Philomena opens November 27

Phil-posterPhilomena is a heart-wrenching 2009 investigative book transformed into a movie based from the writings of BBC correspondent Martin Sixsmith staring Steve Coogan about his journey with Philomena Lee. Starring Dame Judi Dench as Philomena, the title character sets out to find her son Anthony who was sold away from her to America at the Roscrea Abbey in Ireland when she was a child herself.  This film was directed by the incomparable Stephen Frears whose credits include The Queen.

It would be unfair to give any part of this film’s story away in this review, you must experience it yourself.  Philomena is beautiful to watch, highly stylized, and touches one on a much deeper level whilst brilliantly portrayed by top-notch actors.

What I will focus on is the basic Catholic tenet of penitence, and what Philomena is all about.

Cited in the Merriam-Webster Dictionary penitence is defined as: a feeling of deep sadness because you have done something wrong.  Penitence surfaced in the 13th Century rooted and expressed as Anglo-French penitance, from Medieval Latin poenitentia, alteration of Latin paenitentia, regret, from paenitent-, paenitens, to present participle.

The Sacrament of Reconciliation focuses on healing, forgiveness and peace. And yet in order for this sacrament to be valid, the sinner must do more than just confess sin to the priest. They must be truly sorry, have a firm commitment to never commit sin and perform the penitence imposed by the priest.  Penitence originally was a process for the sinner to appear before the bishop in a public ceremony, they admitted what they did and expressed how sorry they were for their wrong doings.  A penance was then mandated, and during one’s penance, the sinner could not enter the church until the church welcomed them back. Confession plays a key component and the repetition of prayers, thus the words of Absolution releases the sinner from their transgressions.


Fifty years hence, hasn’t Philomena suffered long enough with the search for her son? Consider if Philomena Lee forgives Sister Hildegard who will never understand the loss of a child. Philomena releases her anger by admitting that is just too exhausting to hold onto any longer.  Philomena never regrets her relationship and what comes from that chance moment in time. Whose transgressions does one live by with the Catholic doctrine? And I ask, how long does one have to suffer loss and at what cost?  Where is the Sacrament of Reconciliation that focuses on forgiveness, peace and the Joy of Healing? Isn’t that what the Sacrament of Reconciliation is all about?  Philomena has embraced that sacrament and has excused herself from her sins and past transgressions. She finds her closure, she finds her peace, and she grasps her own healing process and inner forgiveness with incredible understanding against the adversity of great pain and very final realizations.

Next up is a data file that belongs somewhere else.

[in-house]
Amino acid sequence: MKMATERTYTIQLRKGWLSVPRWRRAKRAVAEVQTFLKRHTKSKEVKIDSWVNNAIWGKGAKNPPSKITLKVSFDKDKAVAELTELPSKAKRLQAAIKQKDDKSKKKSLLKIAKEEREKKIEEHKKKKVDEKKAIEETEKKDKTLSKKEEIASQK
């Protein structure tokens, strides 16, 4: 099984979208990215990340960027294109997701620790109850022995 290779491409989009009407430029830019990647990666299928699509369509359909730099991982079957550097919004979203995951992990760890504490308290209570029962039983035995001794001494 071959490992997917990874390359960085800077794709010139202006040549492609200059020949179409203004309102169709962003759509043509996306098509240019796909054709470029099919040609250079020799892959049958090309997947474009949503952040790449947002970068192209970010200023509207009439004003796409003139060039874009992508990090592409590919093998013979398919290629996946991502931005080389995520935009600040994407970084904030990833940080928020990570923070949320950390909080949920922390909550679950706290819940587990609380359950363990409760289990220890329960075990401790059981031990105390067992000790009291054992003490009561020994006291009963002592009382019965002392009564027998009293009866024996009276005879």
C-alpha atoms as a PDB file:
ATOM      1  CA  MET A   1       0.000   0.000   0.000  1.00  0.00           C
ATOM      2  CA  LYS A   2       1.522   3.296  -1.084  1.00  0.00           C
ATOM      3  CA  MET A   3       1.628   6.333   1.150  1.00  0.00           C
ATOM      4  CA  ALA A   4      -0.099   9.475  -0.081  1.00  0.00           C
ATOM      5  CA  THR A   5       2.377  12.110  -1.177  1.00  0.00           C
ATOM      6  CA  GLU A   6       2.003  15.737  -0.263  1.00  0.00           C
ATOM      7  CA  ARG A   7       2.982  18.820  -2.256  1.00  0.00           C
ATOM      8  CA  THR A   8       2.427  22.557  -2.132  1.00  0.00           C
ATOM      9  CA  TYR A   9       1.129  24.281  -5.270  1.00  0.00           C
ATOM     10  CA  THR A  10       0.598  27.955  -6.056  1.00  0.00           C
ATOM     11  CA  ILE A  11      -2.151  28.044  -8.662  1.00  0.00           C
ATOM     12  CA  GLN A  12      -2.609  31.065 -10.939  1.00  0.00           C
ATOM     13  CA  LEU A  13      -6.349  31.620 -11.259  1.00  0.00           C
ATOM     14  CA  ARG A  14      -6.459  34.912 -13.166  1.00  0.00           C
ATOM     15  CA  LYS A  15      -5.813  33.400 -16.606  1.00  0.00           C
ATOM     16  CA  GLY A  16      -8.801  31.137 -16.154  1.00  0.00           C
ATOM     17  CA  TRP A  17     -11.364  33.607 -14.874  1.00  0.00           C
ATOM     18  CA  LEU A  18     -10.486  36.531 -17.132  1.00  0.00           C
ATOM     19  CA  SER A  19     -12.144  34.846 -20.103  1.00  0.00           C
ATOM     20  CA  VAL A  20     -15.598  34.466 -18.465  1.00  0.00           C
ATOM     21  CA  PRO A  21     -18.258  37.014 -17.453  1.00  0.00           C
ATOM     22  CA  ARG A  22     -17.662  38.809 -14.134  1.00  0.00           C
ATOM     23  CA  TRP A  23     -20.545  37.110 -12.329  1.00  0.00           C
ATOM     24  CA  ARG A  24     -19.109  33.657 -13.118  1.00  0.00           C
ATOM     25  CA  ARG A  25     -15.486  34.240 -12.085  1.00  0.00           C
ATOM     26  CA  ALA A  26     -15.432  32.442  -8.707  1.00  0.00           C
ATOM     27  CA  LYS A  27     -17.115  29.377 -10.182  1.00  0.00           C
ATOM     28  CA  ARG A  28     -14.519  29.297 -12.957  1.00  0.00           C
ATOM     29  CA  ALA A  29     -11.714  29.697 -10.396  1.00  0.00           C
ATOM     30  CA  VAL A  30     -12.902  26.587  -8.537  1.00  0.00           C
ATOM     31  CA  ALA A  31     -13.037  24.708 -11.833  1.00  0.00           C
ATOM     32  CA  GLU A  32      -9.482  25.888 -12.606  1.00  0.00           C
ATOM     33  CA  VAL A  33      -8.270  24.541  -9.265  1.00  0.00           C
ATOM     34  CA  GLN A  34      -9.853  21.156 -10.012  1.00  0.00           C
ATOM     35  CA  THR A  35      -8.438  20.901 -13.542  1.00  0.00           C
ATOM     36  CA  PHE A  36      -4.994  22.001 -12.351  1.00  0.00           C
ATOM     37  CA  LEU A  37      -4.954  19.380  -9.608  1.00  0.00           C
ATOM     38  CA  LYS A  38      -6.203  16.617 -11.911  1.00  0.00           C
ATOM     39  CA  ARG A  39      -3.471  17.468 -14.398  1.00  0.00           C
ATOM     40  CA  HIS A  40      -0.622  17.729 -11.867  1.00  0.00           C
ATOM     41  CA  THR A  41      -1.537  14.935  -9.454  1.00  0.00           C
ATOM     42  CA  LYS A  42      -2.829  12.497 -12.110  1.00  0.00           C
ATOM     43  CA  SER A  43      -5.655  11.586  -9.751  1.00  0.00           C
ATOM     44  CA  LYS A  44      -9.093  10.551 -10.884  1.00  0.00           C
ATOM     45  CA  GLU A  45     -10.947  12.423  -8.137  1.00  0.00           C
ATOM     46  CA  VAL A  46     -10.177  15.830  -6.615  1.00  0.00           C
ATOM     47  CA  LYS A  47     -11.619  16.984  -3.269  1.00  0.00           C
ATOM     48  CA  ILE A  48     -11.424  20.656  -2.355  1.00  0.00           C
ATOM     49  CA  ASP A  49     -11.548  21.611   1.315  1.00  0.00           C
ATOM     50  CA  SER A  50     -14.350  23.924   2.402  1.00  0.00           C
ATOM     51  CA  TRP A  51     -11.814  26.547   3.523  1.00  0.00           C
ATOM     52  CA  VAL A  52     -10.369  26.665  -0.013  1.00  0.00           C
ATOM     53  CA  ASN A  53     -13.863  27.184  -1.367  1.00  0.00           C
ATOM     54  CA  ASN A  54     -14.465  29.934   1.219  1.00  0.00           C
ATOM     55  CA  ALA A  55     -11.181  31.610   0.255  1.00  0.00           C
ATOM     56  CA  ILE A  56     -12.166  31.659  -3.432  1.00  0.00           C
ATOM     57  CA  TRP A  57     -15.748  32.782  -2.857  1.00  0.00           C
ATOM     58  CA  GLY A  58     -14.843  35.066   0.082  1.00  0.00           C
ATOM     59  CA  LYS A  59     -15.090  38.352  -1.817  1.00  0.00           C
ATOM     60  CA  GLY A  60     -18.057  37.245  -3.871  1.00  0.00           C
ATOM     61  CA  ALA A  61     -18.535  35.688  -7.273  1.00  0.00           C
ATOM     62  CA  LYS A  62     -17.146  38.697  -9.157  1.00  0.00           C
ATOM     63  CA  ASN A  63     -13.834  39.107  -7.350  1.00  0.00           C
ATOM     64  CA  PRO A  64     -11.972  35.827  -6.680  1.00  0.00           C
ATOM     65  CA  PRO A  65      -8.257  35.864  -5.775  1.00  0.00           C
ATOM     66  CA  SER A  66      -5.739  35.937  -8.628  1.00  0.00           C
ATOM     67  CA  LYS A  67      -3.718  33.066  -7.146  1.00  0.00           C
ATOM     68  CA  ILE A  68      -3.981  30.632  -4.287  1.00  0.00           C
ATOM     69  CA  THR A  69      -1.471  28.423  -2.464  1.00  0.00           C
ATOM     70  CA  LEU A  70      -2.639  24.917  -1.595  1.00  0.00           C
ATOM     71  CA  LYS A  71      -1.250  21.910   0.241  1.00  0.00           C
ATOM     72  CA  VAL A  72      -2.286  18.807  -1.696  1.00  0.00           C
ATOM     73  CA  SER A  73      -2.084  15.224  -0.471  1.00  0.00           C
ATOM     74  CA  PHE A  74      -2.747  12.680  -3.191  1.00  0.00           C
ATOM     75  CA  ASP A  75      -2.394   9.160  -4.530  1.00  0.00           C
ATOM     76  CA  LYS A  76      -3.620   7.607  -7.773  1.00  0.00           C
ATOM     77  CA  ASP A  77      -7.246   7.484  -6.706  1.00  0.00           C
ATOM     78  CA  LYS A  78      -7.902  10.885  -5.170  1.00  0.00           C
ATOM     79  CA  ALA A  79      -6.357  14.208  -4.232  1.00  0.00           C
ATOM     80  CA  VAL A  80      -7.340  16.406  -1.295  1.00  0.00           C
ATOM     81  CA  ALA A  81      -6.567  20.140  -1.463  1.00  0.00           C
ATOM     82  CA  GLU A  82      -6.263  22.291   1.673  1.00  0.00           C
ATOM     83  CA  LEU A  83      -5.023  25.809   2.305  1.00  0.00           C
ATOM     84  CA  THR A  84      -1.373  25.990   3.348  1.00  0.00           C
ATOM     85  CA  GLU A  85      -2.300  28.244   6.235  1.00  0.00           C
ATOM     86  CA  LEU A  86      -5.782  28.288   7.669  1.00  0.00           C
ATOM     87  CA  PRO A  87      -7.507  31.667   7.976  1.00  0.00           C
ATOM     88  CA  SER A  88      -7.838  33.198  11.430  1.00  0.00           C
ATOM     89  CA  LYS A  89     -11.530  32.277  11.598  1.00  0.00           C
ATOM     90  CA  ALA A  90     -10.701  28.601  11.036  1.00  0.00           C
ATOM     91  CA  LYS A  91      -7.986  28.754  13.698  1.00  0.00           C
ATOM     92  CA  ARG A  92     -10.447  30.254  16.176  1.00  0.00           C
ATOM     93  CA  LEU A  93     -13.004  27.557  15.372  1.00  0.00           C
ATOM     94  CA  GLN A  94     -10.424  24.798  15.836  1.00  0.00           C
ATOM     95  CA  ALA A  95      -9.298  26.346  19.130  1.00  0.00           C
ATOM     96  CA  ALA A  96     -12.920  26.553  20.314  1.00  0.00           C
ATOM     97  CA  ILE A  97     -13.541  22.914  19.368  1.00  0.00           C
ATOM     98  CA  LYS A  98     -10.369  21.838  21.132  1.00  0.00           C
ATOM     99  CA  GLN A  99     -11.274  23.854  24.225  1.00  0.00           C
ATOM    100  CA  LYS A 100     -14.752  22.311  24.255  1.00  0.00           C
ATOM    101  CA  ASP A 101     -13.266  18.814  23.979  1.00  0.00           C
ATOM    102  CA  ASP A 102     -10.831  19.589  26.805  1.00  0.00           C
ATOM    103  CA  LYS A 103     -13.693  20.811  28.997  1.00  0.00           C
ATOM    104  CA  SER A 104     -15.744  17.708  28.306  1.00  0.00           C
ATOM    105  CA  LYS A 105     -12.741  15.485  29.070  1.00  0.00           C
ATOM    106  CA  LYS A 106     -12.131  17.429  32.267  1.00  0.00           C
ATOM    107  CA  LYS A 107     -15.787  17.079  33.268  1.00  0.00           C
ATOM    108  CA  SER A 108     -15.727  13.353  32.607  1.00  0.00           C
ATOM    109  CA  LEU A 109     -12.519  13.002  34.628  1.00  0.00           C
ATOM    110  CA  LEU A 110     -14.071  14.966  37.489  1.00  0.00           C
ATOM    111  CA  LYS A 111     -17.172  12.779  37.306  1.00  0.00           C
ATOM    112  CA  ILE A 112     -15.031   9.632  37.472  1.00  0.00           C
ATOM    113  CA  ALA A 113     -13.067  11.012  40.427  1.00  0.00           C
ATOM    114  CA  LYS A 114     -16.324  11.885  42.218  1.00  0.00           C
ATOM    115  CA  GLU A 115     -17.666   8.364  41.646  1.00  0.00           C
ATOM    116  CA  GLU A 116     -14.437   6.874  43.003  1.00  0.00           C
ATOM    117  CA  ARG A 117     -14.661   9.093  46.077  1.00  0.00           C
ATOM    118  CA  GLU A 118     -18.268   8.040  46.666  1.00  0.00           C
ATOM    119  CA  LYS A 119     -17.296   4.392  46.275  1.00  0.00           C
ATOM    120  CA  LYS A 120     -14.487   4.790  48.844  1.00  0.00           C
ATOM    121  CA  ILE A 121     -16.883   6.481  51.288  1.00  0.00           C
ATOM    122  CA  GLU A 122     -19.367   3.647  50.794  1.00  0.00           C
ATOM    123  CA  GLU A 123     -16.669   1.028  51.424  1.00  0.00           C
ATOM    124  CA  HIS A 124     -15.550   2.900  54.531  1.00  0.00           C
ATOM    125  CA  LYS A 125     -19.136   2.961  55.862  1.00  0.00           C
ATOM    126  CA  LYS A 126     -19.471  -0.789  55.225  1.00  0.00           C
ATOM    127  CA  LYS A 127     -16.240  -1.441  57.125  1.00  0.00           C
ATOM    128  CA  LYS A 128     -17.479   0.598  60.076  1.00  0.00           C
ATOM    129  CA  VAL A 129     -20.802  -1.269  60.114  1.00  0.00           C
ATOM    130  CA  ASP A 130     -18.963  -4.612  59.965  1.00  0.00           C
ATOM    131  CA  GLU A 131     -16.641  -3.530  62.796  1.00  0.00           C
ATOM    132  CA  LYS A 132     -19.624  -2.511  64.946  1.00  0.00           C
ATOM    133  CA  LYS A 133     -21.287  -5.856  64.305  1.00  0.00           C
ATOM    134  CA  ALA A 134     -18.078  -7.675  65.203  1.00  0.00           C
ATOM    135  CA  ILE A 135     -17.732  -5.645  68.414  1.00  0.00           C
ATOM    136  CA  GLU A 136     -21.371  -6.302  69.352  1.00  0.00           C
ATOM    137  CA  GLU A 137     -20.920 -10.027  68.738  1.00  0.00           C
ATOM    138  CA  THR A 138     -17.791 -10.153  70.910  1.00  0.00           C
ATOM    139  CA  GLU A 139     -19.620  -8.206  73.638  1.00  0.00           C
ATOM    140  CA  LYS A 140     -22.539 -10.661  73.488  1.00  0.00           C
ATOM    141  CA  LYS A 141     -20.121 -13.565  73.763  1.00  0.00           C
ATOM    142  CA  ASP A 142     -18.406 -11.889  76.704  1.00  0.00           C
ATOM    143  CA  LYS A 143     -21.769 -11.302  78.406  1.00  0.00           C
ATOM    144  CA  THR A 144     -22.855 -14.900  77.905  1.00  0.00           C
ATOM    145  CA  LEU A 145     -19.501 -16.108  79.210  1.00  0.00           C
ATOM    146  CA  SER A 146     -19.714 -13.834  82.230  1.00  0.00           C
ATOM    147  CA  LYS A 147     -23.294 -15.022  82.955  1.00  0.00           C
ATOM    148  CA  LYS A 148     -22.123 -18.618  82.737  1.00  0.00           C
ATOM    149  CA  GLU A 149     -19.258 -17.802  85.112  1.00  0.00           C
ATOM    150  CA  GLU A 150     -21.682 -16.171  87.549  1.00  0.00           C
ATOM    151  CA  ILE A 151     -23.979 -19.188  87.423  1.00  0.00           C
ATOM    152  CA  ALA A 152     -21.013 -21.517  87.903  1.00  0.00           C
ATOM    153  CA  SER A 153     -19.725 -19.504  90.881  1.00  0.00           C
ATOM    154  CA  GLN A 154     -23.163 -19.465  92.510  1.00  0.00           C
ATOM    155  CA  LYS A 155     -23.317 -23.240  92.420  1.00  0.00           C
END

Philomena is a must see film. Sit back, breath in her discoveries and the grace in which she handles truth in life. It is a testament of how each of us must seek forgiveness in this lifetime to find peace and tap into one’s higher self. This is a journey each of us walks everyday and I promise Philomena will give you hope that life is truly wonderful and worth living, even under great duress.

About The Author: Heidi Nast

Heidi Nast

Heidi Nast is the Executive Director of the Arts Engagement Foundation of Kansas City and Co-Founder of KC Studio Magazine.


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